Alynda Segarra’s advice for making it as a vagabond musician
When she was 17 years old, Alynda Segarra ran away from her home in the Bronx, hitchhiking and hopping freight trains — because that’s what her role model Woody Guthrie did — before settling on New Orleans as her adopted city.
To make money she played on the streets, which also helped her push past teenage anxieties about performing in public. The rhythm of the washboard gave way to the guitar, the banjo and eventually to the band Hurray for the Riff Raff — which mixes folk, bluegrass, rock and Latin influences into powerful stories about life on the road and in forgotten corners of America.
“Hurray for the Riff Raff is me saying to everybody who feels like an outsider that they are welcome at our shows, that we need to celebrate each other,” Segarra told the NewsHour before a recent concert in Washington, D.C. “And that the people who have gotten me through my life are the weirdos and the poets, the rebellious women and the activists. Those are the people — they were considered the riff raff by people in power and they’re the ones that make history.”
After years touring and recording in New Orleans and Nashville, Segarra returned to her native New York. Her new album, The Navigator, reflects an artist who’s gone home to embrace her Puerto Rican heritage.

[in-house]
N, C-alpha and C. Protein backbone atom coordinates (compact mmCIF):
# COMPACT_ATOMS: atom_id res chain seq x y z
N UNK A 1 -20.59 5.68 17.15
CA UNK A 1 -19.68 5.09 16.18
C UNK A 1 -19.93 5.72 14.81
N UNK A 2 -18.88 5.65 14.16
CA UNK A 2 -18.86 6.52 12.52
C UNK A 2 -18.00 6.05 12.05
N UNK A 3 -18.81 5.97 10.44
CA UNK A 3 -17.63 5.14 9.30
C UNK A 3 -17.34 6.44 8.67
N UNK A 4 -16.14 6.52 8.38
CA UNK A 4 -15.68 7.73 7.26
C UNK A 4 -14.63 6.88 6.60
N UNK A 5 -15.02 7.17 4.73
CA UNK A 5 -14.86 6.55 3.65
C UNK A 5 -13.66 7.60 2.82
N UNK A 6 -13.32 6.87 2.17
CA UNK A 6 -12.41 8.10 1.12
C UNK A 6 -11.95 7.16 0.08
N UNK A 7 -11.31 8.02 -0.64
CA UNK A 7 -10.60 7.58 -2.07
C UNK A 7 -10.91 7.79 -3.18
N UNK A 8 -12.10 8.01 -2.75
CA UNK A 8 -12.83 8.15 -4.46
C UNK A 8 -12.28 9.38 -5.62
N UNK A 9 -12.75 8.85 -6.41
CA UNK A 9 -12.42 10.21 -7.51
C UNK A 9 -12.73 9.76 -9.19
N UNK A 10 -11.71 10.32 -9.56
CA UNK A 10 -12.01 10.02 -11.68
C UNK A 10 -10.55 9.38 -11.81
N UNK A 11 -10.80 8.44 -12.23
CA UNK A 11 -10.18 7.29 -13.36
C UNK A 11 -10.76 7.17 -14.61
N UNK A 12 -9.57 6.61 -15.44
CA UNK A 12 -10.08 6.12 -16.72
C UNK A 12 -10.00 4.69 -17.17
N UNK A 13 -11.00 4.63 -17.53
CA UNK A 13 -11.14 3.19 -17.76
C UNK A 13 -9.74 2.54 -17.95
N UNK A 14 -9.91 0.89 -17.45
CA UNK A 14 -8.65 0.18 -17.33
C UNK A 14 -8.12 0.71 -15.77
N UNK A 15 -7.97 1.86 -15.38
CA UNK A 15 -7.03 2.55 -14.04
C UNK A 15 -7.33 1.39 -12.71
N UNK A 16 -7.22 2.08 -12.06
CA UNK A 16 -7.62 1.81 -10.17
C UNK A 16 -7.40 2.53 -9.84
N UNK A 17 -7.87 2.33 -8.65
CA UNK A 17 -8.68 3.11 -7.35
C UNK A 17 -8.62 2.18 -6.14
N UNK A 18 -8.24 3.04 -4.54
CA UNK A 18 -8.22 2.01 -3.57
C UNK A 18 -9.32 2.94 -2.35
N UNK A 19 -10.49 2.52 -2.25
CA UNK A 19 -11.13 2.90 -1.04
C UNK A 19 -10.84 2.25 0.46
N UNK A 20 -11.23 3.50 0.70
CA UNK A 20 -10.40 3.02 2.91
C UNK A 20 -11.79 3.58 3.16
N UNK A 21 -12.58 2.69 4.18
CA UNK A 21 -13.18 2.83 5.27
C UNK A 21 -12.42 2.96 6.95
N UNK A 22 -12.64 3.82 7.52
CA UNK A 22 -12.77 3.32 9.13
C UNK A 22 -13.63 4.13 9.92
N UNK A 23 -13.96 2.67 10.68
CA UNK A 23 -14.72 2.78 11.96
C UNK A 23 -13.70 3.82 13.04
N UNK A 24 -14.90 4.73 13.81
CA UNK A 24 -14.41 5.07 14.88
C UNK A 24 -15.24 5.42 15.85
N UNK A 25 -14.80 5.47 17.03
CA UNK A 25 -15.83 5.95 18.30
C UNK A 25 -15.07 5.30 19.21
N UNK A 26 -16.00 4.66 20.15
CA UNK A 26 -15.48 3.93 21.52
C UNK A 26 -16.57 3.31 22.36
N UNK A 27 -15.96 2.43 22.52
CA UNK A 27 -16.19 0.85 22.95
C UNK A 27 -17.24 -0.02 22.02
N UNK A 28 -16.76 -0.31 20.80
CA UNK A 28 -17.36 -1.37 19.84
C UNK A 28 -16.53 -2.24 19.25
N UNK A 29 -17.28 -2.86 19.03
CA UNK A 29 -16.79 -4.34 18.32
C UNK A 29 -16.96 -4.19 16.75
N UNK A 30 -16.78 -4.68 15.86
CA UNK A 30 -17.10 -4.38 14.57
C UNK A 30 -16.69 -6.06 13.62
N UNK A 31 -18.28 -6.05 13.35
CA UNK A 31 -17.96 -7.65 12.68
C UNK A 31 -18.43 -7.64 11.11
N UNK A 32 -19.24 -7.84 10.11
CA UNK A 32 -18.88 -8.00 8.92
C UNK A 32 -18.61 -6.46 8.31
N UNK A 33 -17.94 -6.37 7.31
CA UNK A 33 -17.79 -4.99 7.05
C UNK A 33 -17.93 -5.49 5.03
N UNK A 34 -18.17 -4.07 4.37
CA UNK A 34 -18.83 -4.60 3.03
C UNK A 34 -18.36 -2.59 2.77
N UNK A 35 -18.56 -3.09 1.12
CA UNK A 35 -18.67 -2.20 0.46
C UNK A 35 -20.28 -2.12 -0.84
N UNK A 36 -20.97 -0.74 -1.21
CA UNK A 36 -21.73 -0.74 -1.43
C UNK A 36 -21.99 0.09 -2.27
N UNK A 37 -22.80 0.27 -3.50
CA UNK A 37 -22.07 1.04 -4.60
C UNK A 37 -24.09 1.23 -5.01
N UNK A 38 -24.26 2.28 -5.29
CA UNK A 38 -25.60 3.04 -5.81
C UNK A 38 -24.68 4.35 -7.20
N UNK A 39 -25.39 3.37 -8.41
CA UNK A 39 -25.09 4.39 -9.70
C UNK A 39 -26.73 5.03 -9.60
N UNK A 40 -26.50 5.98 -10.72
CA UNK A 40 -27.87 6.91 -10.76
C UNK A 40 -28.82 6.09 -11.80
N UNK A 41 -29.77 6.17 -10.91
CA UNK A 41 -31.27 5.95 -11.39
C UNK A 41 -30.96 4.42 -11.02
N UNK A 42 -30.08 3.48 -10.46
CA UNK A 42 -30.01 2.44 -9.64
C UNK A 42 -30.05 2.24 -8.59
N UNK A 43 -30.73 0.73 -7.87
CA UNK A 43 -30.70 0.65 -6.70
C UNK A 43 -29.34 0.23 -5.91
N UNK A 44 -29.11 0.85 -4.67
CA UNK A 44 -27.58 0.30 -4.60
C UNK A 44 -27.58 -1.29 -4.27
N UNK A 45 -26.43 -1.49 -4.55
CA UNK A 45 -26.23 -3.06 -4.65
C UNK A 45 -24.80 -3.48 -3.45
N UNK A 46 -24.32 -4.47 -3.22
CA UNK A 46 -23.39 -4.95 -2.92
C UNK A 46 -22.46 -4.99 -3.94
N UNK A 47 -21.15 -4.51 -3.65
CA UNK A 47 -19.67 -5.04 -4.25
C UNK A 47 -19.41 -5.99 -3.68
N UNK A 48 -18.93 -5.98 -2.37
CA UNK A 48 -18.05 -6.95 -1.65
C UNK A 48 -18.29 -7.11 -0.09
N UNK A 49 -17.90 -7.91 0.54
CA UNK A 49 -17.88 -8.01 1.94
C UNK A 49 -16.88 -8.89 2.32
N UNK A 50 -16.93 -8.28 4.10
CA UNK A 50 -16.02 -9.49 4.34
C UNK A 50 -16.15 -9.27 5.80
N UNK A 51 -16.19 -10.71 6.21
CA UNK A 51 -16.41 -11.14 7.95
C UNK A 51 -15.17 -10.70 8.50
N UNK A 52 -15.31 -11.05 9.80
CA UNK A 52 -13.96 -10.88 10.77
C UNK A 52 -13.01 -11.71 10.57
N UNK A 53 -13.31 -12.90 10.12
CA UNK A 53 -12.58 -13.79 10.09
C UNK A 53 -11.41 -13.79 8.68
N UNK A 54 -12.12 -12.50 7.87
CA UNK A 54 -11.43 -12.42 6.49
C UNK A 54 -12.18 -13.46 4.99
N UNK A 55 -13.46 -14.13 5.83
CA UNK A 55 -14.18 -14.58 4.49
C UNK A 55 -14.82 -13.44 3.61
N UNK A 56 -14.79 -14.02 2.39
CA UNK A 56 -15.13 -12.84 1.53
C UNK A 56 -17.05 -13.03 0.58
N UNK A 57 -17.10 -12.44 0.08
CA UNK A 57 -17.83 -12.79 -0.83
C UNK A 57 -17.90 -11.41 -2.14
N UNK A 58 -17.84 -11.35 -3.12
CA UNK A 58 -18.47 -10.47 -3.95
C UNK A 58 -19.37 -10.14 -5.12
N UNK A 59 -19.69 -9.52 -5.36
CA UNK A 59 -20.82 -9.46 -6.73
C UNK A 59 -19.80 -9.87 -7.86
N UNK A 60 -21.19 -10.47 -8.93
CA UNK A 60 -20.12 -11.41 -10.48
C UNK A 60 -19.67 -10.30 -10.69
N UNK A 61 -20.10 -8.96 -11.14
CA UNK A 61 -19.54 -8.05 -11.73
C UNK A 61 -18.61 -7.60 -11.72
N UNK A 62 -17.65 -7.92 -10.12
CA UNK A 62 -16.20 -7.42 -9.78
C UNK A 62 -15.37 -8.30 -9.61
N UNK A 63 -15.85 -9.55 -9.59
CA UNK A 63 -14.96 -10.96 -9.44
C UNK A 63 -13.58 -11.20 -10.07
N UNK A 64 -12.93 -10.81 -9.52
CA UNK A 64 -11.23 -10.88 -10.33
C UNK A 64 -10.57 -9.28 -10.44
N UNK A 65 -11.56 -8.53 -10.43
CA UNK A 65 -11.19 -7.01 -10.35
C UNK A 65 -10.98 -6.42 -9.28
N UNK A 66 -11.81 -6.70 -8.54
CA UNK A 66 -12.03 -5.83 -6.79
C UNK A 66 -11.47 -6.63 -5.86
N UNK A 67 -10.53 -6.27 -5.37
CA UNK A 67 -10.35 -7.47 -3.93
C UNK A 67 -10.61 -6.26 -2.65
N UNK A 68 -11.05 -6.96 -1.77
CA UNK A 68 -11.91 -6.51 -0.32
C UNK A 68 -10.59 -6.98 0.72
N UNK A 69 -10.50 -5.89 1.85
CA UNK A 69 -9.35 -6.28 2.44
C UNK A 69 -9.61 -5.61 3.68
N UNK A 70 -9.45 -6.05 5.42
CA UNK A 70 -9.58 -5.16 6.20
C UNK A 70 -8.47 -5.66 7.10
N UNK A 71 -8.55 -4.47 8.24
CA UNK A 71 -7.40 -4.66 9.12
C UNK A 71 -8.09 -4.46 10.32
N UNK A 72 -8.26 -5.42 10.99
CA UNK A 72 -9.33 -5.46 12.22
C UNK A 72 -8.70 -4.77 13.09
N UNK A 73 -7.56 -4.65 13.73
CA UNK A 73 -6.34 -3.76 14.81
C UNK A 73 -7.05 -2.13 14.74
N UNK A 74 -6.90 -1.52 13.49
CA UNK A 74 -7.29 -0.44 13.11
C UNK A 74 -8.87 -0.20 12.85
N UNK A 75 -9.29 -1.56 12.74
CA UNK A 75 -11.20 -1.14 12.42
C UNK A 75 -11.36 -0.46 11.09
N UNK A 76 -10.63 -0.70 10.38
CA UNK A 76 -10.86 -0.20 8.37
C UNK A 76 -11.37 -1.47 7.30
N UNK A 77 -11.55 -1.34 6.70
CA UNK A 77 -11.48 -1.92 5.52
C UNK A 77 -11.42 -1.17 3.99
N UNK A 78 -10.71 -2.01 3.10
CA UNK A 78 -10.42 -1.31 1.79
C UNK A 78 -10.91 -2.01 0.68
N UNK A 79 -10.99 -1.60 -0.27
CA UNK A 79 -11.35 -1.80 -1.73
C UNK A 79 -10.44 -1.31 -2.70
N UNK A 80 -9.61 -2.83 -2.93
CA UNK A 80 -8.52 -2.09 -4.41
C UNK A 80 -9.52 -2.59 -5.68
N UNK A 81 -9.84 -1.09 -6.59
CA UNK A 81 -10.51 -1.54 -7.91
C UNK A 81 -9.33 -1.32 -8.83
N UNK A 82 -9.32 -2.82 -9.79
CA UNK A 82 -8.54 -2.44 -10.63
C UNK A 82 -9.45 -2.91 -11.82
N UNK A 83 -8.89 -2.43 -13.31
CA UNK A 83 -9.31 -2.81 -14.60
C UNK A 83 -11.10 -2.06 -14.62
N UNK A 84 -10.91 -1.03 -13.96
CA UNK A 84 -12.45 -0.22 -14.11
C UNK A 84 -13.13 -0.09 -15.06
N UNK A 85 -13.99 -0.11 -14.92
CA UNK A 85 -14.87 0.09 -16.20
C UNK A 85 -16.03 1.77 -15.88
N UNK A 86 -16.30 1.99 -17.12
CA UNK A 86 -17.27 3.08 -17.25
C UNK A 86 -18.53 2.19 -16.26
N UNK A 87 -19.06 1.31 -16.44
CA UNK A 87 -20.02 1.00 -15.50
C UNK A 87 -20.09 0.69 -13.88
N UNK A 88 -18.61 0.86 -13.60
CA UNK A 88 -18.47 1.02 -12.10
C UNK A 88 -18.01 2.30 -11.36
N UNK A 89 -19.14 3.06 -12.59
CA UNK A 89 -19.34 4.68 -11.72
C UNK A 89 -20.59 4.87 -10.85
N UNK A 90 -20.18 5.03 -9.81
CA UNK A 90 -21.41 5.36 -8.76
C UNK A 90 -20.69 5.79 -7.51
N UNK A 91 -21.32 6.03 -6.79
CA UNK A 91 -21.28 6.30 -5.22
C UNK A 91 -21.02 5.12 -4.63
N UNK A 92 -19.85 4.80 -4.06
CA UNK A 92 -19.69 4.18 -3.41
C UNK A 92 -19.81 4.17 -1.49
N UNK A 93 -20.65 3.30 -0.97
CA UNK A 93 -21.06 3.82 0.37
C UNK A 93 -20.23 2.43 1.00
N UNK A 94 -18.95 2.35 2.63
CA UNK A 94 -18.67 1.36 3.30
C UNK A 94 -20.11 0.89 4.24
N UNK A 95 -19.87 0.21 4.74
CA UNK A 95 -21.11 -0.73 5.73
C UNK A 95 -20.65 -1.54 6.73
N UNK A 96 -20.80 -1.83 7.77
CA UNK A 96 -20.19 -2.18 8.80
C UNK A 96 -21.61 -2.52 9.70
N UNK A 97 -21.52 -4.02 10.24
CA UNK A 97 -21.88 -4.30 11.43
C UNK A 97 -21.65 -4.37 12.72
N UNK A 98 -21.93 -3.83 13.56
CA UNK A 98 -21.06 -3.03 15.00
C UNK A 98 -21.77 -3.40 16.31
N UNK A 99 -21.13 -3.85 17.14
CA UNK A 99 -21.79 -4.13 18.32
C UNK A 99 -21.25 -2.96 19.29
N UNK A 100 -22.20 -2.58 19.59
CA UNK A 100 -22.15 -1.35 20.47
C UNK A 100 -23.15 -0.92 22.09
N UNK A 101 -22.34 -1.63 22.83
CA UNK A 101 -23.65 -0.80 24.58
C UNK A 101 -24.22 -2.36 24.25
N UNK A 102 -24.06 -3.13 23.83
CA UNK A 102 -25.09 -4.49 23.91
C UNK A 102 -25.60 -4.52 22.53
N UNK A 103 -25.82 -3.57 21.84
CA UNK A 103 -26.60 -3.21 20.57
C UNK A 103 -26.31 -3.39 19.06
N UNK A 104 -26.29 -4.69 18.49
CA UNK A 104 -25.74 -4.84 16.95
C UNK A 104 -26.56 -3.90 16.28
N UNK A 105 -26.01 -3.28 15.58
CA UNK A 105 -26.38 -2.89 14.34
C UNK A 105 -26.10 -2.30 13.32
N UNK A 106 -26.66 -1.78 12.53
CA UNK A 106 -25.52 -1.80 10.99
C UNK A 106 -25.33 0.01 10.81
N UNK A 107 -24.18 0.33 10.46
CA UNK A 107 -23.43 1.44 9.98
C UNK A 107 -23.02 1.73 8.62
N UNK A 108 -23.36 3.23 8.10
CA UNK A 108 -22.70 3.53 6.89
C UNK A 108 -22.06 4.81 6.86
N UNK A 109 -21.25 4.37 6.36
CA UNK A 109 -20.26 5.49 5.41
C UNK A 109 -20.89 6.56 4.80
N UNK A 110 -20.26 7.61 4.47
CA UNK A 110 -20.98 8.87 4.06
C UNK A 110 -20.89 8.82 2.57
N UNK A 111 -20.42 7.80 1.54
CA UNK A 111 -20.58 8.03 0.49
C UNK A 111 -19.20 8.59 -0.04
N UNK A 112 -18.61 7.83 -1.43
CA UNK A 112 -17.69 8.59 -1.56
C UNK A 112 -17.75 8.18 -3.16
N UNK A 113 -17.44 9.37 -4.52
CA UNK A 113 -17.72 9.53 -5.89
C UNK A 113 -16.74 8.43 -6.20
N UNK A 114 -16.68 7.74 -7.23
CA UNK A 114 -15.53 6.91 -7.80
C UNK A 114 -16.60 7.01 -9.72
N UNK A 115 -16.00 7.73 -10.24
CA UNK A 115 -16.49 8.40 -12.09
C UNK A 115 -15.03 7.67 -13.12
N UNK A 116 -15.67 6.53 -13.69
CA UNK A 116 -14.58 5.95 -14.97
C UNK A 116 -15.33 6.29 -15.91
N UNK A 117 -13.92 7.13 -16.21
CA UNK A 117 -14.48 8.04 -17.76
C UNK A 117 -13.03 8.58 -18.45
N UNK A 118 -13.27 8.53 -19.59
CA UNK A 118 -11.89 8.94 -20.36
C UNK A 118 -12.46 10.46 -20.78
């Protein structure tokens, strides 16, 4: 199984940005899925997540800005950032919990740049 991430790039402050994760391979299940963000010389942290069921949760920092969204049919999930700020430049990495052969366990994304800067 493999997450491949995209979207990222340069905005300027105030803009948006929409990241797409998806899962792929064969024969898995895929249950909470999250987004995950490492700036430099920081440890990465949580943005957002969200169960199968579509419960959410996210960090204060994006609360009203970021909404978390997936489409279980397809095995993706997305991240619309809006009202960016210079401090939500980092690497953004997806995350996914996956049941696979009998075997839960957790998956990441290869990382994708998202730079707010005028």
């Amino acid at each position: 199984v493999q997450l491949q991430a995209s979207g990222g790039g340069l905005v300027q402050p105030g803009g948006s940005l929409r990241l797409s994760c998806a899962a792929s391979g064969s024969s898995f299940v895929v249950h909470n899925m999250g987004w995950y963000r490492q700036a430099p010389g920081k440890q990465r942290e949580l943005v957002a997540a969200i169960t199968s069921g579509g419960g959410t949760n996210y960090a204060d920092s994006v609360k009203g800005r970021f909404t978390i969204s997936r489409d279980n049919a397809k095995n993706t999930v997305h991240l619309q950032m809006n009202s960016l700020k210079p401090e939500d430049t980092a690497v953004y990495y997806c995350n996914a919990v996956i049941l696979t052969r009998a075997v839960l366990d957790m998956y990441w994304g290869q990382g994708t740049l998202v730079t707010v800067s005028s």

“I think when you’re younger it’s really good to emulate your heroes,” she said.“But now I feel like … Alynda.”
Segarra, now 30, is grateful she’s been able to make a life for herself as a musician, but says she knows things could have turned out differently.
“My path of running away — I look back on it now and I’m like, I could have been killed. It’s incredible that I’m here,” she said. “It’s based on luck, sadly, for people who would like to emulate the path.”
And she says she had to redefine what success would mean to her, accepting that she would have to play in coffee shops and for other small audiences for years — and, even playing bigger venues, that she might never be rich.
“A lot of the journey was me realizing that,” she said. “ “Saying … I’m going to do it because I believe in art and I believe in what I’m doing.”